1. China’s richest man likely to gain shareholder support for Wanda delisting

China’s richest man likely to gain shareholder support for Wanda delisting

Chinese tycoon Wang Jianlin appears likely to win backing on Monday for a $4.4 billion Hong Kong delisting of Dalian Wanda Commercial Properties, several shareholders said - part of a grand scheme to reap higher valuations by going public on the mainland.

By: | Hong Kong | Updated: August 12, 2016 11:38 AM
"Most of the comments so far have been positive. There's no reason for other investors to act differently and pull the rug out from everyone else," said an official at Kuwait Investment Authority, a major shareholder owning 7.4 percent of the company. (Source: Reuters) “Most of the comments so far have been positive. There’s no reason for other investors to act differently and pull the rug out from everyone else,” said an official at Kuwait Investment Authority, a major shareholder owning 7.4 percent of the company. (Source: Reuters)

Chinese tycoon Wang Jianlin appears likely to win backing on Monday for a $4.4 billion Hong Kong delisting of Dalian Wanda Commercial Properties, several shareholders said – part of a grand scheme to reap higher valuations by going public on the mainland.

The HK$52.80 per share offer by China’s richest man for shares in the flagship firm of his Wanda empire represents only a 10 percent premium to pricing for its IPO that took place less than two years ago, and some analysts were initially sceptical that it would be enough.

But it is 30 percent above the stock’s trading price prior to news of the buyout. Also helping bring many investors on side was Wang’s decision to term the offer as final, as well as slower profit growth for Wanda Commercial and bleaker prospects for the Chinese property sector, shareholders said.

Influential proxy advisors ISS and Glass Lewis have voiced their support. Glass Lewis called the offer price “fair and reasonable to independent shareholders.”

“Most of the comments so far have been positive. There’s no reason for other investors to act differently and pull the rug out from everyone else,” said an official at Kuwait Investment Authority, a major shareholder owning 7.4 percent of the company.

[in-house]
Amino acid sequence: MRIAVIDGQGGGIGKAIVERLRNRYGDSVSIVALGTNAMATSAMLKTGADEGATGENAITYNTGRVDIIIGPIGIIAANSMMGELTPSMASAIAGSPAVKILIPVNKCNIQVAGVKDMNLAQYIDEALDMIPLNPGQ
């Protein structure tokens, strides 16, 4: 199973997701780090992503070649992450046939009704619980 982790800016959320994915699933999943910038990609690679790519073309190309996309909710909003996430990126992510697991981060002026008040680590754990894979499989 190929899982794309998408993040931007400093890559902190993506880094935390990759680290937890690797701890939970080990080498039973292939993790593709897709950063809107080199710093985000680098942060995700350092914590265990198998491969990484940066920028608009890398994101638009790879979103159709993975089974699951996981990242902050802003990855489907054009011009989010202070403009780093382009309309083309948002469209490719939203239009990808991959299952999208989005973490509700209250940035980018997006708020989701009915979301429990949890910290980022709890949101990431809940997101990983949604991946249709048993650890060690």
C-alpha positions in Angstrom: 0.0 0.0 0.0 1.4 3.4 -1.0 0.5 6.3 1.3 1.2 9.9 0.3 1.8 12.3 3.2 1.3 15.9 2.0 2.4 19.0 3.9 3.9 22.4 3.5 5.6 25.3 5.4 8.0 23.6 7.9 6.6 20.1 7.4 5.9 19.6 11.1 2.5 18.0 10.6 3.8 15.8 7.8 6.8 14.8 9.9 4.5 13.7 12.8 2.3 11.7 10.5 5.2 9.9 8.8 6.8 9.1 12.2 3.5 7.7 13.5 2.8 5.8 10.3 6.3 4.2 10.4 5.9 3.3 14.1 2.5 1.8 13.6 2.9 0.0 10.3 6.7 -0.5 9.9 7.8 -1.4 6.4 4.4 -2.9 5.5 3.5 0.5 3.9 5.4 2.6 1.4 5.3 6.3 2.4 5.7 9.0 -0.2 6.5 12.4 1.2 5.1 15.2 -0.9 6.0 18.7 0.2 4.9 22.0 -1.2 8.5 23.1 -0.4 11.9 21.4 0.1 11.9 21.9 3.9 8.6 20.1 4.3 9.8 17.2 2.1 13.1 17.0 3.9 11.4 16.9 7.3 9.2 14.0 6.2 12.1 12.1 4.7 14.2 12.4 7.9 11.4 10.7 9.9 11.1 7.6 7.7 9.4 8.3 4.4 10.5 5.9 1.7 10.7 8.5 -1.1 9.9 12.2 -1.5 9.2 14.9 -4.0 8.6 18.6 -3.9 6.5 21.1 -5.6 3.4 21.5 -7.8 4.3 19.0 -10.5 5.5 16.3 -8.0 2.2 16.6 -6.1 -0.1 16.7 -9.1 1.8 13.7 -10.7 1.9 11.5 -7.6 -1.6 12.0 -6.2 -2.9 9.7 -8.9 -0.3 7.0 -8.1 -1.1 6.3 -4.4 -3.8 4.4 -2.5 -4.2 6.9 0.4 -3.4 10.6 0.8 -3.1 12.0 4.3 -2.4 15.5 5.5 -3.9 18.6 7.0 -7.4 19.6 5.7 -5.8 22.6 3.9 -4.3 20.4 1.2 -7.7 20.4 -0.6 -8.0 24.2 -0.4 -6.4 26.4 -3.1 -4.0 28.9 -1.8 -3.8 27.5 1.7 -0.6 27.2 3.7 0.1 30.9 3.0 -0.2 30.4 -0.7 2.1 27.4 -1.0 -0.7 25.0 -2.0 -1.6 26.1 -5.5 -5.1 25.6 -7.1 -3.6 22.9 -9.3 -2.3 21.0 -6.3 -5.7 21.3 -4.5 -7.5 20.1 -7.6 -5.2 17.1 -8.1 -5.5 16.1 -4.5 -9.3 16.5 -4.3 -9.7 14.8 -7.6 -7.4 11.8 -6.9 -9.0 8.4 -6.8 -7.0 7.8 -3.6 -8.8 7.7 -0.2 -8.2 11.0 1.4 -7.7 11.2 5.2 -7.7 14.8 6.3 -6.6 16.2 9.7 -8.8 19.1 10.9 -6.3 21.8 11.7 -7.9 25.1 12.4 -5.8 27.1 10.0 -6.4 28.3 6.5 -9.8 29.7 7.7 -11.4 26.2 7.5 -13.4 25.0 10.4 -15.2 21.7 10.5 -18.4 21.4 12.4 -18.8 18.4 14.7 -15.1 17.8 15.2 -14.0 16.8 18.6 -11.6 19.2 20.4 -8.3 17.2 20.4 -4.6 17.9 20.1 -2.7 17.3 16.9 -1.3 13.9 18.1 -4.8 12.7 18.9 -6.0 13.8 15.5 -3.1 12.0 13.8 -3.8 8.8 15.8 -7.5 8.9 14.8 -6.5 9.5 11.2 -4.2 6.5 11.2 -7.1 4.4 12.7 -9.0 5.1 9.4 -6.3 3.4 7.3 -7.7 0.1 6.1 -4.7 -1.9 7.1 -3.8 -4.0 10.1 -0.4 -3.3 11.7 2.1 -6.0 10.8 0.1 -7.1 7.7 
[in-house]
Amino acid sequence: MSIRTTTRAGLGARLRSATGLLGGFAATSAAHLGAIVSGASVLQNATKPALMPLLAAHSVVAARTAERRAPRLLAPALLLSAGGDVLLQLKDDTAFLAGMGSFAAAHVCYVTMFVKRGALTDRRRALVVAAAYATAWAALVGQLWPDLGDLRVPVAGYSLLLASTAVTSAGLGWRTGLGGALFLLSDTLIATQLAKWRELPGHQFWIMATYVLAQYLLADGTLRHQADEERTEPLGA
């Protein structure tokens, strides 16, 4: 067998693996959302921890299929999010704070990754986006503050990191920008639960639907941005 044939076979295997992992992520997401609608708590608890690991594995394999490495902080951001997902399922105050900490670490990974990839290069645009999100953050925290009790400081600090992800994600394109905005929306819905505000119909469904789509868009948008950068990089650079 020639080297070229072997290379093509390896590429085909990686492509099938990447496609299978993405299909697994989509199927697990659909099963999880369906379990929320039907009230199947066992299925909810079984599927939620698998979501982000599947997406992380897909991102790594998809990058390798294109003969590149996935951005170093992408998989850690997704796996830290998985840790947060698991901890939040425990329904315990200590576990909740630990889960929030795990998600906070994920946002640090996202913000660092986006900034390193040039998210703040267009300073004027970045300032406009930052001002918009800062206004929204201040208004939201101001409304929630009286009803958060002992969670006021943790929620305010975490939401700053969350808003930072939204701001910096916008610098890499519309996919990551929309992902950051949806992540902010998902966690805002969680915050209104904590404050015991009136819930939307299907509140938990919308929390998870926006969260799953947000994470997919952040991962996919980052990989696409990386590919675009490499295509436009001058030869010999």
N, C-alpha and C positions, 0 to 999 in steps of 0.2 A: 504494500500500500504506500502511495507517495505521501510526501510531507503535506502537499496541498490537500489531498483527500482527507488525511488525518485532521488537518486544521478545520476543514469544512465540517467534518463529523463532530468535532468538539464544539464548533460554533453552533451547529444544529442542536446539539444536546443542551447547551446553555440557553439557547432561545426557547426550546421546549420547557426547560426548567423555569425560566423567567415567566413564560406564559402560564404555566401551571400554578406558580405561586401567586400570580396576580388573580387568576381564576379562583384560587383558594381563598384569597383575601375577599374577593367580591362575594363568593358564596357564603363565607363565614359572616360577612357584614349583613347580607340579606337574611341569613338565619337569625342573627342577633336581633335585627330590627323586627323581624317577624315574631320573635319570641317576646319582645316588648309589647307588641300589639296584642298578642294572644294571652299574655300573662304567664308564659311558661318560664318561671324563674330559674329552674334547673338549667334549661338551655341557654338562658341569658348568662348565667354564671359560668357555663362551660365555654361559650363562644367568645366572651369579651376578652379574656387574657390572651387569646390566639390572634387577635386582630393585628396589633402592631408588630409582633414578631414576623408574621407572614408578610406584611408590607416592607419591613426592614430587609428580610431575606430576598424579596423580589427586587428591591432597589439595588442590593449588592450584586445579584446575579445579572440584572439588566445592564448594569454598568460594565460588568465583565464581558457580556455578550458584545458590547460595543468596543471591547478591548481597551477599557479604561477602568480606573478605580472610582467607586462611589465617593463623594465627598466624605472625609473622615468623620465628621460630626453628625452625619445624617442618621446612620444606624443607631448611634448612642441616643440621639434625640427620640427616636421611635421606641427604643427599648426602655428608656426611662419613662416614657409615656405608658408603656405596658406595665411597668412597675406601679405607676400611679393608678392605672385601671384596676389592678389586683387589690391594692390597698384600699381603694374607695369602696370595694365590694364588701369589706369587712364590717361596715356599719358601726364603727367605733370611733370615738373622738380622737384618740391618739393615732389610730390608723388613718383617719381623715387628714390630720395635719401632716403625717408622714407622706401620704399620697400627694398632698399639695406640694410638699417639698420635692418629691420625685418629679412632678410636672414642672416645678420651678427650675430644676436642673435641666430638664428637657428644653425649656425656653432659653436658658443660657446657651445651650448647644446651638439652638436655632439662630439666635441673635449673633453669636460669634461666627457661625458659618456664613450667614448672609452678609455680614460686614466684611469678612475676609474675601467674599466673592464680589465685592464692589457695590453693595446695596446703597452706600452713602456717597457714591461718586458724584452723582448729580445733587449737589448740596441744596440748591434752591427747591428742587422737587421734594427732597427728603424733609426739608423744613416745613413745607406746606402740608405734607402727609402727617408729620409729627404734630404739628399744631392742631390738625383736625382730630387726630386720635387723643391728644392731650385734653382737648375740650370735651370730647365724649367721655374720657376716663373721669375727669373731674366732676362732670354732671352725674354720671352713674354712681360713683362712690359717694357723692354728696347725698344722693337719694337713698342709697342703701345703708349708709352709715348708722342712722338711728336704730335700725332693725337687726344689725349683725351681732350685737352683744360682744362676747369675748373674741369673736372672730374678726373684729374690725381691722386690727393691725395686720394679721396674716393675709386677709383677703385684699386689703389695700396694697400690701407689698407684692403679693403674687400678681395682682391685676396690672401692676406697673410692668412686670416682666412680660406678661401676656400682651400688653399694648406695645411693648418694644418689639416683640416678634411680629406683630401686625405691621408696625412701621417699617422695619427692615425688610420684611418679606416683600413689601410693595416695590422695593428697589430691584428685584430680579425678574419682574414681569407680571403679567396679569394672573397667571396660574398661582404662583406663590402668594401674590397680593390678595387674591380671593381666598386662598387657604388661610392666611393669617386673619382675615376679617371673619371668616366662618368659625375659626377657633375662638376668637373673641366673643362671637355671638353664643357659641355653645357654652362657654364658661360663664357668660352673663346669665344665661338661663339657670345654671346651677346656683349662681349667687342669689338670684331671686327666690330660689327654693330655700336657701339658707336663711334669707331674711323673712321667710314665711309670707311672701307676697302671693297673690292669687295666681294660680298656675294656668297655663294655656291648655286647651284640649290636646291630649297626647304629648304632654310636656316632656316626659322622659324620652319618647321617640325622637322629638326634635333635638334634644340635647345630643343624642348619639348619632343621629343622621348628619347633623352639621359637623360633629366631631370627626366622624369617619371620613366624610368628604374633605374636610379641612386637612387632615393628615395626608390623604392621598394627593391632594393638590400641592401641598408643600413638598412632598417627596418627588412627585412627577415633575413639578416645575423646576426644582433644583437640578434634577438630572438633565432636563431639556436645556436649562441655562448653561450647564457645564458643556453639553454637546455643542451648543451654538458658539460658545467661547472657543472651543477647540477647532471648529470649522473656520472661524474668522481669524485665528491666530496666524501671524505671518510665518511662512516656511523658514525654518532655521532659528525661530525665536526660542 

“There will be a lot of opportunities to cooperate with Wanda in the future as it is expected to do well in the next 10 years, so why jeopardise the relationship?” he added, declining to be identified as he was not authorised to speak to the media.

After the deal, set to be Hong Kong’s biggest buyout to date, Wang aims to relist on the mainland within two years. That will allow him to tap a huge pool of enthusiastic investors in mainland China, where valuations for commercial property firms are generally three times greater than those in Hong Kong.

Higher valuations could allow Wanda Commercial to reduce potential funding costs, either through new share issues or if it were to acquire firms through share swaps. The buyout could spur other Chinese firms to abandon the Hong Kong bourse, tarnishing its image as a major financial centre.

STARS ALIGN FOR WANG

Wanda Commercial, which has a market value of some $30 billion, has a 14 percent free float. Three quarters of independent shareholders need to agree to the proposal for it to pass and it can be blocked if 10 percent do not agree.

China Life Insurance, which also owns 7.4 percent, and Timing Investment, another cornerstone investor with 2.5 percent, have said they plan to approve.

Some other shareholders collectively owning 4 percent plan to vote in favour, their representatives told Reuters. They too declined to be identified as they were not authorised to speak to the media.

Wanda Group declined to comment for this article. Two of biggest investors in Wanda Commercial, BlackRock and Vanguard which together own around 7 percent, also declined to comment.

On Thursday, Wanda Commercial’s shares were trading at HK$50.80, underscoring expectations for an approval at the shareholders meeting in Beijing are quite high.

If Wang were to fail to garner sufficient votes, some investors and analysts predict Wanda Commercial’s stock would promptly slide back to pre-buyout offer levels given that foreign investors have mostly gone cold on a troubled Chinese property sector.

For while there have been some signs of recovery in the real estate market, the soaring cost of land is squeezing margins for developers, and in smaller cities where Wanda has been focusing its projects, sales are still declining as supply outstrips demand.

“If shareholders don’t vote for the deal, the stock will drop by 20-30 percent and in light of the headwinds facing the property market and the slowing economy, the offer is not a bad one for investors to take,” said Crispin Francis, an analyst at research platform smartkarma.com.

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